To somebody who has never owned or made his living creating and licensing intellectual property, it may not be a big deal.
Really, who is it going to hurt when someone downloads a piece of software without paying for it and uses it for personal gain? Or, what’s the harm when a kid downloads music without paying for it. So what if I steal movies online, who gets hurt?
Ask the guy who bought the $1,200 graphics program for $89 from a faceless, nameless Internet pirate and he’ll likely tell you that the big software company has plenty of money and it charges too much for its stuff anyway.
But to a company like Adobe, that has spent millions in developing its suites of highly regarded programs, it is a big deal. It is lost revenue that rightfully belongs to the owners of the company. In many cases, that ownership is citizen stockholders, who are our neighbors and friends. It is also lost revenue that can be used in research and development of more and better software. And it raises the price of the software the rest of us buy.
Here is a very startling statistic, according to Business Software Alliance (BSA), 21% of software installed on personal computers is pirated. That fact alone could tell us why Adobe’s Dream weaver, for example, is listed at $700 instead of, say, $400. It is also one reason why upgrades are relatively cheap: The company is fairly certain they are dealing with a licensed software owner when they sell an upgrade, and the savings get passed on.
Hordes of software pirates
BSA, a Washington D.C.-based consortium of software and computer producers, has become the frontline of defense against the onslaught of hordes of pirates, who trade in, and use, pirated or illegal software. Given the tide against which the BSA swims, it may seem a bit like a great exercise in Quixoite-esque windmill jousting. Everybody does it, even people who otherwise seems like the moral pillars of the community.
BSA was formed in the late 90s by a group of software companies who realized that the threat to their industry was real. Their ability to engineer and produce programs for personal computers far outstripped their ability to protect their investment and intellectual property. Last year alone, companies like Adobe, Microsoft, Sun, Apple, Cisco, Dell and many more saw more than $7 billion in revenues siphoned off by pirates – and that’s just what they think they know about, the real numbers maybe much larger.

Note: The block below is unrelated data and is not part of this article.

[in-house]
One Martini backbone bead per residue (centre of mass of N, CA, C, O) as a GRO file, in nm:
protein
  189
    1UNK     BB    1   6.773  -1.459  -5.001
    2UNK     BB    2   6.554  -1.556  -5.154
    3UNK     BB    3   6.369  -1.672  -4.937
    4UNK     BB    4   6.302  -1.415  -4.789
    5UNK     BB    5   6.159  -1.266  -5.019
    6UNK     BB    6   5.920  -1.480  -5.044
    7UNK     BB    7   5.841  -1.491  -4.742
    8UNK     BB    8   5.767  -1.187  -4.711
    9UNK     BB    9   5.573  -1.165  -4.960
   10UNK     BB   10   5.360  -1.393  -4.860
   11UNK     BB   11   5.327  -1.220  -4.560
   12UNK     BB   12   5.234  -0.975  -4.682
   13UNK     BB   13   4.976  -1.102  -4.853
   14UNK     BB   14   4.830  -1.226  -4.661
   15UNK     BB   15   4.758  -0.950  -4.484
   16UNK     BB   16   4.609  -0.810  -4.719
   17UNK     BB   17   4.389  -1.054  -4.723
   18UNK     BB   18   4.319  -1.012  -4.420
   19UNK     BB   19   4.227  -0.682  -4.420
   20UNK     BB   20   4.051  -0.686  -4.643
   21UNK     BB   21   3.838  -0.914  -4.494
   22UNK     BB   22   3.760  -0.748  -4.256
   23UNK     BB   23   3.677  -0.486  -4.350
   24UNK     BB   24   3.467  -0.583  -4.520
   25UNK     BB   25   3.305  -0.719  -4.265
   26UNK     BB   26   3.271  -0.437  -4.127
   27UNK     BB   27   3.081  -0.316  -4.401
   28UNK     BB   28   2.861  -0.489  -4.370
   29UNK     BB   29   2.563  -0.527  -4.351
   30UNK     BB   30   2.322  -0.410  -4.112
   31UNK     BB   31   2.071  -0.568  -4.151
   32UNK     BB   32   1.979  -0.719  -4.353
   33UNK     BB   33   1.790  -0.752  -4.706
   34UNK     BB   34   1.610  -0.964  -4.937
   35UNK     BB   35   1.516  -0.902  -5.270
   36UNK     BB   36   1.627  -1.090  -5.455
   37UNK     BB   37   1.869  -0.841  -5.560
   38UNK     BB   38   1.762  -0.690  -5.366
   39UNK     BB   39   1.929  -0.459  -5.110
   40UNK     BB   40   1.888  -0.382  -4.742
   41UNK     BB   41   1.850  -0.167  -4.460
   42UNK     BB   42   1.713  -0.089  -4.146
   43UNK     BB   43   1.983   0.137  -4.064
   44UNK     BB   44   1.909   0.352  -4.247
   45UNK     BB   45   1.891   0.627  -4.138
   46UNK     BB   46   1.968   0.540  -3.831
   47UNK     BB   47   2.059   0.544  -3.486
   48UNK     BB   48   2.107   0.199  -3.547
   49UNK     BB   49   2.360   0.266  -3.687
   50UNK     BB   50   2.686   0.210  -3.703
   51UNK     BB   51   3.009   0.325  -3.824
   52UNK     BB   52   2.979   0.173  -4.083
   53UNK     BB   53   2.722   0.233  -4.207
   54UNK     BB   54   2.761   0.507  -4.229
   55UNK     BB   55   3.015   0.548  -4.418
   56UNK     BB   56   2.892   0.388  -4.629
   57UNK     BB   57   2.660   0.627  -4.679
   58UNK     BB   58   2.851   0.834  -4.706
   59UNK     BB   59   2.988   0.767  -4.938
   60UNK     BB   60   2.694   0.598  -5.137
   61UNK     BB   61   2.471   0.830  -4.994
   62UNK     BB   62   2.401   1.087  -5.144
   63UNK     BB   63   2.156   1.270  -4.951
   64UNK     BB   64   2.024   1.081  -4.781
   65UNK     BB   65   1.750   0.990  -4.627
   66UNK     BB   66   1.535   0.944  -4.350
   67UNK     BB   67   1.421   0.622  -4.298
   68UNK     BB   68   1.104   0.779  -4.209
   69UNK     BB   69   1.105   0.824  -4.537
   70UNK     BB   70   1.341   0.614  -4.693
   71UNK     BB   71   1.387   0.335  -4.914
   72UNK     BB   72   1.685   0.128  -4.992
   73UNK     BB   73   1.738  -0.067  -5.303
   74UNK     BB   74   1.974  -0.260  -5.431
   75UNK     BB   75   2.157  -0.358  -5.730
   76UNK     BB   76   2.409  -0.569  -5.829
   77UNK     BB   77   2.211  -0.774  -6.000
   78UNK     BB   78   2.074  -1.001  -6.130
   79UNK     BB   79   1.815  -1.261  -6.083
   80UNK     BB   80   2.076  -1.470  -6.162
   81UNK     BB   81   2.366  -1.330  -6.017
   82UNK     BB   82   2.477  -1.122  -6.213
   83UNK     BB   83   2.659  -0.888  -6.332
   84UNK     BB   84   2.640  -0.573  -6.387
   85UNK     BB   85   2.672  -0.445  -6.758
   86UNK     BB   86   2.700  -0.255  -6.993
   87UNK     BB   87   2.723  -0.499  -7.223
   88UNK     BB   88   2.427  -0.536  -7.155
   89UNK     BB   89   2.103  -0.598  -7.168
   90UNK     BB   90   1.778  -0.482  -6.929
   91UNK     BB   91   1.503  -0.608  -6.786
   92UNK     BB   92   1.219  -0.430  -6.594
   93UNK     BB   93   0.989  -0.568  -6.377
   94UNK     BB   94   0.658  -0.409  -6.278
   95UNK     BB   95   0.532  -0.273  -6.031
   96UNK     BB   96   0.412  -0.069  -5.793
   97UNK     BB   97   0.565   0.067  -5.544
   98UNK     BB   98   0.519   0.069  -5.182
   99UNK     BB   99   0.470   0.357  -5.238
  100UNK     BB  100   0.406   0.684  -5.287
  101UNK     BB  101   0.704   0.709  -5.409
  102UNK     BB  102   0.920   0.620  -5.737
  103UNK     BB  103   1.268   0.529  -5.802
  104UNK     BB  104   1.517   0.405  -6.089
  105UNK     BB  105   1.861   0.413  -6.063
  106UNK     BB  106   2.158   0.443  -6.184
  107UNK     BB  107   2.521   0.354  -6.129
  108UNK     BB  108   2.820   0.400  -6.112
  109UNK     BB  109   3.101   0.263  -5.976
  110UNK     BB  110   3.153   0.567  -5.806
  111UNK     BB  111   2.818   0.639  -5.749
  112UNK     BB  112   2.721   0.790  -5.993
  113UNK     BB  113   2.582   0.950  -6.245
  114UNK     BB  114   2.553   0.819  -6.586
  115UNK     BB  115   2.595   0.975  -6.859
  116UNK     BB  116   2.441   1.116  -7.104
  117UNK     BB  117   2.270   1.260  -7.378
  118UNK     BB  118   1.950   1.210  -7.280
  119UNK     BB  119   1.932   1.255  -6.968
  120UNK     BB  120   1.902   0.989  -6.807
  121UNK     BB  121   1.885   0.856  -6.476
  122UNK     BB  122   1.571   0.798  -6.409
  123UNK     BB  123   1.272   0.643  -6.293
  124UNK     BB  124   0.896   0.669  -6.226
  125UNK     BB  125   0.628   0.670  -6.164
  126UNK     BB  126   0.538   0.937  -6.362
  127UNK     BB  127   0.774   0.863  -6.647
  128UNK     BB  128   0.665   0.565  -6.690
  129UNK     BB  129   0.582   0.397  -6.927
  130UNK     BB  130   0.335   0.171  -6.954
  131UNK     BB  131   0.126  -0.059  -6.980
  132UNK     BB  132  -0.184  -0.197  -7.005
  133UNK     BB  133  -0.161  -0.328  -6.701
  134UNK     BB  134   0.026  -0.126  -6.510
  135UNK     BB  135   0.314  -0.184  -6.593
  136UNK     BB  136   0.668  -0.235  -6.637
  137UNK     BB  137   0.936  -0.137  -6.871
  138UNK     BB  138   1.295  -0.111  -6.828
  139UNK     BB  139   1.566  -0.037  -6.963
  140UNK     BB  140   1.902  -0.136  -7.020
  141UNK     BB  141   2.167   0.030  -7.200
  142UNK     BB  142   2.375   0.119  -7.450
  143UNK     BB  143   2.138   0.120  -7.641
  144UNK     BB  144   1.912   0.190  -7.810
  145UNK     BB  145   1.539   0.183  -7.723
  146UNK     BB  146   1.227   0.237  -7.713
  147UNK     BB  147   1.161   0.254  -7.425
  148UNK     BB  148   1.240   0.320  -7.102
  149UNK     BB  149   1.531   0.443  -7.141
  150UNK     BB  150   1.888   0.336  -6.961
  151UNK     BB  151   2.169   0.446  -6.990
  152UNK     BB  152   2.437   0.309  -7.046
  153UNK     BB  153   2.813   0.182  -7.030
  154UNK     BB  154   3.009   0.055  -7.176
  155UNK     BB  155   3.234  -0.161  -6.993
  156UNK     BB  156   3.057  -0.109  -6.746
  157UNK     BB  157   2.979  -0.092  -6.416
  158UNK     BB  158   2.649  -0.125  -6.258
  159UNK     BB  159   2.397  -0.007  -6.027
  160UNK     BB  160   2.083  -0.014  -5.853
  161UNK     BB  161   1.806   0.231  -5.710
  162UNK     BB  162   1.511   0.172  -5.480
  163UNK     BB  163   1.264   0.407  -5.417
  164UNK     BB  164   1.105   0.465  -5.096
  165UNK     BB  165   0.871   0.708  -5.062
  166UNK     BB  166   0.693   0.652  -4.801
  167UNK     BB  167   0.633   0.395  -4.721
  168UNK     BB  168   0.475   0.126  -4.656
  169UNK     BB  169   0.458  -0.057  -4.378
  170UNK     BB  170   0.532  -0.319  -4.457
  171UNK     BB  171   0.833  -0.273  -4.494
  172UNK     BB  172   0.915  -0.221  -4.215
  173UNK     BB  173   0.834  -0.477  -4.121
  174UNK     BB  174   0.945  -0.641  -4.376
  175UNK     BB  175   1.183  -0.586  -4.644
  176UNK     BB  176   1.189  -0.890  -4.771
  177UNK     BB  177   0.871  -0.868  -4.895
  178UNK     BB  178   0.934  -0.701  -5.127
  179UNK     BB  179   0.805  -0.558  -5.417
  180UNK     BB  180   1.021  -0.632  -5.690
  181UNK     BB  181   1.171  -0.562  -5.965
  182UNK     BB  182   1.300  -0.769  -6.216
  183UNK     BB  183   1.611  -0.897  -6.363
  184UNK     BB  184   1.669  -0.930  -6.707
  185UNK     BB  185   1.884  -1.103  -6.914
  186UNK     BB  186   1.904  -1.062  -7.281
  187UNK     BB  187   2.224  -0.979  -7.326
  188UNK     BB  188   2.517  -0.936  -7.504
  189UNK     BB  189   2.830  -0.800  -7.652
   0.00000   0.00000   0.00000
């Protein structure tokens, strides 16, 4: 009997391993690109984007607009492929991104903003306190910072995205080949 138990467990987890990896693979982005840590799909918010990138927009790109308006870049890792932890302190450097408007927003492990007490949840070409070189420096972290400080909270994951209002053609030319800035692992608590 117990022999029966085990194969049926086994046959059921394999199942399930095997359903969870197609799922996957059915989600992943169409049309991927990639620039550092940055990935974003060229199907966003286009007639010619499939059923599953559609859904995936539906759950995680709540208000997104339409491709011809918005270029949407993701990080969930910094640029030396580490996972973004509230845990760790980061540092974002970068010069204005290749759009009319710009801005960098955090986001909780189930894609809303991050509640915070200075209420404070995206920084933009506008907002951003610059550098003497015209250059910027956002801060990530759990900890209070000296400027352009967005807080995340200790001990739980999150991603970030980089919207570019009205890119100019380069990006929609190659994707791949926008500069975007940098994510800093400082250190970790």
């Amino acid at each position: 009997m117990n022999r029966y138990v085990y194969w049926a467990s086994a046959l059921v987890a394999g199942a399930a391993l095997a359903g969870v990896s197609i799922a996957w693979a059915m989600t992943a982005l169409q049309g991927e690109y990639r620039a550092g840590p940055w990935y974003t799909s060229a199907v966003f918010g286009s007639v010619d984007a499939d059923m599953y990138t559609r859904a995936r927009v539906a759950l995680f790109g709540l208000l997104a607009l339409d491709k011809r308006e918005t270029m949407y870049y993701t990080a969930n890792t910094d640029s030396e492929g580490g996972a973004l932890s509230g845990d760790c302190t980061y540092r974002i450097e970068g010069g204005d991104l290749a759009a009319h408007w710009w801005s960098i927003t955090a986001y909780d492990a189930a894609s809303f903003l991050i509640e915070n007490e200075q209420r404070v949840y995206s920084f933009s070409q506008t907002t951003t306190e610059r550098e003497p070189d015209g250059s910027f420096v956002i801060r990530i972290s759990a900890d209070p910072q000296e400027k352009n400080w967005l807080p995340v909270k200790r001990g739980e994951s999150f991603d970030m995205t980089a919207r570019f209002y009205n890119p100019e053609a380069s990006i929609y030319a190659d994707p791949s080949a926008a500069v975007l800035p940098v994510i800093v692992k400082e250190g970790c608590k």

Rodger Correa, a spokesman for BSA, minces no words about the havoc software piracy wreaks on an industry which has nothing to sell but lines of code that get loaded onto computers.
“Not too many people really realize the incredible damage that is done to the industry by software piracy. They don’t realize it has a strong potential to undermine creativity and innovation in the marketplace,” Correa says. “It is a huge threat to the health of our industry.”
The copyright and licensing laws that cover software, as intellectual property, are pretty much the same as those covering music, publications, art and so on. Unfortunately, many folks do not understand the gravity of the situation.
Software versus a laptop
“Many people don’t really put a value on their software because they see it as intangible (this is especially true of software downloaded and not purchased as a set of discs in a box.) Most people would not go into an office and pick up someone’s laptop and leave. They know that is stealing. But they willingly take and use software that they haven’t paid for, I think because they don’t understand the value.”
In attempting to reverse this thinking and catch the bad guys who know they are stealing for profit, BSA has several weapons in its arsenal. The two most visible and most effective are education and enforcement. Enforcement is the one of which most folks are aware.
“We have our enforcement branch that tries to identify those companies, which may not be in compliance. We work with the government and the Justice Department, we do lots of monitoring of the Internet and we take reports of piracy from the general public.”
Those radio ads you hear around the country talking about software piracy and offering a reward for anyone who leads the BSA to a pirate have been an effective tool in bringing more companies, even major companies, into compliance.
It seems that, contrary to the popular image of software pirates being nerds in low places stealing cyberware from anyone they can, the biggest offenders are small, medium and large companies, who routinely violate copyright law, some knowingly and some not so willingly.
While enforcement gets the headlines for BSA, Correa says that is really only a small part of what they do and that the more important aspects are education and public relations.
If it sounds to good to be true – it isn’t
Correa says, “Education, for us, is helping the general public understand what intellectual property is and why it is important to protect it, in our case protecting our software property. But another big part of education is making people aware of the risks of dealing with software pirates.”
That $79 piece of pirated software may cost the end user far more in other expenses than the price of a legal program version. Aside from having to deal with fines and jail, if caught using it, users of pirated software face other dangers.